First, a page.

No. 22 Notre Dame 81, Purdue 68

Notre Dame already knew it could defend. Now the Fighting Irish

know they have the offense to match.

Jack Cooley had 18 points and nine rebounds to lead No. 22 Notre

Dame to its seventh straight victory, 81-68 over Purdue on Saturday

in the Crossroads Classic.

Eric Atkins had 17 points and seven assists, Pat Connaughton

scored 16 and Garrick Sherman 11 for the Fighting Irish (9-1), who

have won every game during their win streak by double digits.

The Fighting Irish shot 49 percent from the field to score at

least 80 points for the third time in four games. The other game

during that stretch was a 64-50 win over Kentucky.

”Now our offense is catching up to where our defense was, and

we’re flowing really well,” Cooley said. ”We’re just really

playing well on offense. No one’s being selfish and that’s great to


Notre Dame outrebounded Purdue 38-33 and outscored the

Boilermakers 24-14 at the free throw line.

”I thought that was really business-like by us today,” Notre

Dame coach Mike Brey said. ”We’re an older team, and I thought it

was men kind of playing like men.”

Former Purdue player Scott Martin chipped in with five points

for Notre Dame on 2-for-8 shooting. Though Martin fell short of his

usual production, he was valuable because of the knowledge he

gained on the Purdue program as a freshman in the 2007-08


”To have the experience and know their tendencies – he was

giving us all pointers and he was helping us all out – it’s huge,”

Cooley said. ”It was good to have Scott there.”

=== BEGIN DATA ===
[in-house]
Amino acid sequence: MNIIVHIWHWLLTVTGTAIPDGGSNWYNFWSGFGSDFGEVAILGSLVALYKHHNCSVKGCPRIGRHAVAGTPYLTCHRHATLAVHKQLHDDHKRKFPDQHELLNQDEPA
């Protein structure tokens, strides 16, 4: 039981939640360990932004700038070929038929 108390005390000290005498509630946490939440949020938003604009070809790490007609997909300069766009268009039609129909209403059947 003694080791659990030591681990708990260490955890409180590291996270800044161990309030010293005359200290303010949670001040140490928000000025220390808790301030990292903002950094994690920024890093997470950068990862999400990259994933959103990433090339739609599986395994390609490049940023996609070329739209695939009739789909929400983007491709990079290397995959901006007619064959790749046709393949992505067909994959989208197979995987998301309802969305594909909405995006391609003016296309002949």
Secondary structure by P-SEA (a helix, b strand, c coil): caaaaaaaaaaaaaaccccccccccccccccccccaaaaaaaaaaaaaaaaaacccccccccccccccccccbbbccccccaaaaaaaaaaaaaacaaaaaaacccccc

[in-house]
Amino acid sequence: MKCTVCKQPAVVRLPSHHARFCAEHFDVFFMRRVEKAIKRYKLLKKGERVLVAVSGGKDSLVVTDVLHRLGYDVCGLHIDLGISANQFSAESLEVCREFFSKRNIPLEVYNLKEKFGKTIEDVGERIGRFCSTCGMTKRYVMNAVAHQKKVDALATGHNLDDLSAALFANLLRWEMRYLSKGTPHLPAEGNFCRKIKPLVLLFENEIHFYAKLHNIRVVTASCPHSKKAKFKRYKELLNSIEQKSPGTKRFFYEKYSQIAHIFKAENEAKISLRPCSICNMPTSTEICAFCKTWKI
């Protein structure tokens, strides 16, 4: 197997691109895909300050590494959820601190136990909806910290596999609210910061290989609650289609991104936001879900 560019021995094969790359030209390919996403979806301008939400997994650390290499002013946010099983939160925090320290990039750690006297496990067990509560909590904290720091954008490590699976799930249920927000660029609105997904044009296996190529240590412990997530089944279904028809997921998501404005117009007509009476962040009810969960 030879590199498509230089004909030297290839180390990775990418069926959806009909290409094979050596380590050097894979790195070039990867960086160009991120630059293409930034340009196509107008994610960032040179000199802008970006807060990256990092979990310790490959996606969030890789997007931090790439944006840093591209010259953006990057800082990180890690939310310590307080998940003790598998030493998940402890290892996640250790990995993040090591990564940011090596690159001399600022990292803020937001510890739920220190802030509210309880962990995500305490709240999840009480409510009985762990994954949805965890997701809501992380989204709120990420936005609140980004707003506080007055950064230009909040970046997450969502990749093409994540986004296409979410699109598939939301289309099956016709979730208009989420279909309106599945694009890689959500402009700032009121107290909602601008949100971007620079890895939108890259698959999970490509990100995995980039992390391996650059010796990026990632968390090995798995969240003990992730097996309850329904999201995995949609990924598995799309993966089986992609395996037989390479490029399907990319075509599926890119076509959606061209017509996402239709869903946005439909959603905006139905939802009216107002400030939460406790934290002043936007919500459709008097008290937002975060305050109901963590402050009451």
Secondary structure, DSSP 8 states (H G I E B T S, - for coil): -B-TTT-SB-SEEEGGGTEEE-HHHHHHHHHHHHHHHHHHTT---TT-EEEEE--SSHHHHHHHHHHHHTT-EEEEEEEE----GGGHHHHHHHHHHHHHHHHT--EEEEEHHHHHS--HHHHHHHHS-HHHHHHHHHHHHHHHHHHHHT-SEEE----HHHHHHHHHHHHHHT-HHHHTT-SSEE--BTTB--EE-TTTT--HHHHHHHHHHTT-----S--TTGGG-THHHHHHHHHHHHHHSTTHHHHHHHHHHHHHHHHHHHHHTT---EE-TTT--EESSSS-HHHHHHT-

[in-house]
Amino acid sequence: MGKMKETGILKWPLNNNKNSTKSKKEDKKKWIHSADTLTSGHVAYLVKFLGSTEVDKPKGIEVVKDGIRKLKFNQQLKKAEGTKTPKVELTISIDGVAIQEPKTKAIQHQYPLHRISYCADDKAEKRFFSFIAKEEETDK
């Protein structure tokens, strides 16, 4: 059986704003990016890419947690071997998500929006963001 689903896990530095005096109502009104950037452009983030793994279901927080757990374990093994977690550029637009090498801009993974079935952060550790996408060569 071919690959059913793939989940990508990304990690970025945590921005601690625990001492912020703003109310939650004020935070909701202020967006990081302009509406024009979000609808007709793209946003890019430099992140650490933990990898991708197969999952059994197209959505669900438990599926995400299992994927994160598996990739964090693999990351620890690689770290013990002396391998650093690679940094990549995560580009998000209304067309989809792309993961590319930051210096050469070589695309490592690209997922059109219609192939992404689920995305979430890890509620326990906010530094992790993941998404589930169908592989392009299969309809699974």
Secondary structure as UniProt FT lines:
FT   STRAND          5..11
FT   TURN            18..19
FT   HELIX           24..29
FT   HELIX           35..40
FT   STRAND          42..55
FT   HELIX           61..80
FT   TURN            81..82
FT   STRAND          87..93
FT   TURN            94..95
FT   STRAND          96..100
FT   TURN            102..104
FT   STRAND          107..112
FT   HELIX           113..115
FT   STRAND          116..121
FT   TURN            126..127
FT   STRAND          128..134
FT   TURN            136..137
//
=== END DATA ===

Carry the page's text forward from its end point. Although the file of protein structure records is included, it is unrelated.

Purdue freshman Rapheal Davis scored all 21 of his points in the

second half, helping the Boilermakers trim a 23-point second-half

deficit to single digits at one point. Ronnie Johnson scored 15

points and D.J. Byrd added 13 for Purdue (4-6).

The Boilermakers did what they’ve done all season – they showed

they have the talent to be competitive, but didn’t put it


”We have a lot of young guys, and we have a lot of older guys

who have struggled also, so as a group, we haven’t found a

consistency,” Purdue coach Matt Painter said. ”It’s hard when the

other team is totally outplaying you to keep that edge or keep that


The schools had not played each other in basketball since 2004,

but Bankers Life Fieldhouse couldn’t duplicate the energy from the

early game – Butler’s 88-86 upset win over No. 1 Indiana in


Cooley scored 11 points in the first half to help Notre Dame

take a 39-31 lead at the break. The Fighting Irish shot 57 percent

from the field before the break and held the Boilermakers to

11-for-27 shooting. Purdue also committed nine turnovers before the

break, something that stuck with Painter.

”I don’t think it’s the effort, it’s the decision making,”

Painter said. ”You have nine turnovers in the first half against a

good team, you’re actually fortunate to be down eight. It’s

frustrating when you don’t take care of the basketball because it’s

an element of the game that you can control.”

Purdue was solid defensively early in the second half, but a bad

sequence shifted the momentum in Notre Dame’s favor. A.J. Hammons

missed a dunk for Purdue, then Notre Dame hustled downcourt and

Connaughton hit a 3-pointer to give the Fighting Irish a 44-31

lead. Then, a bucket in close by Atkins made it a 15-point


Notre Dame extended its lead to 57-35 before Purdue went on a

run. Byrd and Davis each hit a 3-pointer to cut Notre Dame’s lead

to 57-43. Davis made a spin move to score in the lane then hit a

driving layup to cut Notre Dame’s lead to 10. Davis followed with a

jumper to trim the deficit to single digits.

Notre Dame eventually settled down. A 3-point play by Atkins

pushed Notre Dame’s lead back to 66-53, and a three-point play by

Cooley bumped the lead to 14 with just under three minutes to


Purdue shot just 41 percent from the field and made only 5 of 15

3-point attempts. The Boilermakers hadn’t allowed more than 70

points in a game this season and had held their previous two

opponents under 50.

Painter said Notre Dame exposed Purdue’s biggest weaknesses:

youth and poor ballhandling.

”They have an older team, they have a good team, and their

guards always give them a chance,” he said. ”Notre Dame’s guards

give them a chance to win every single night because they take care

of the ball.”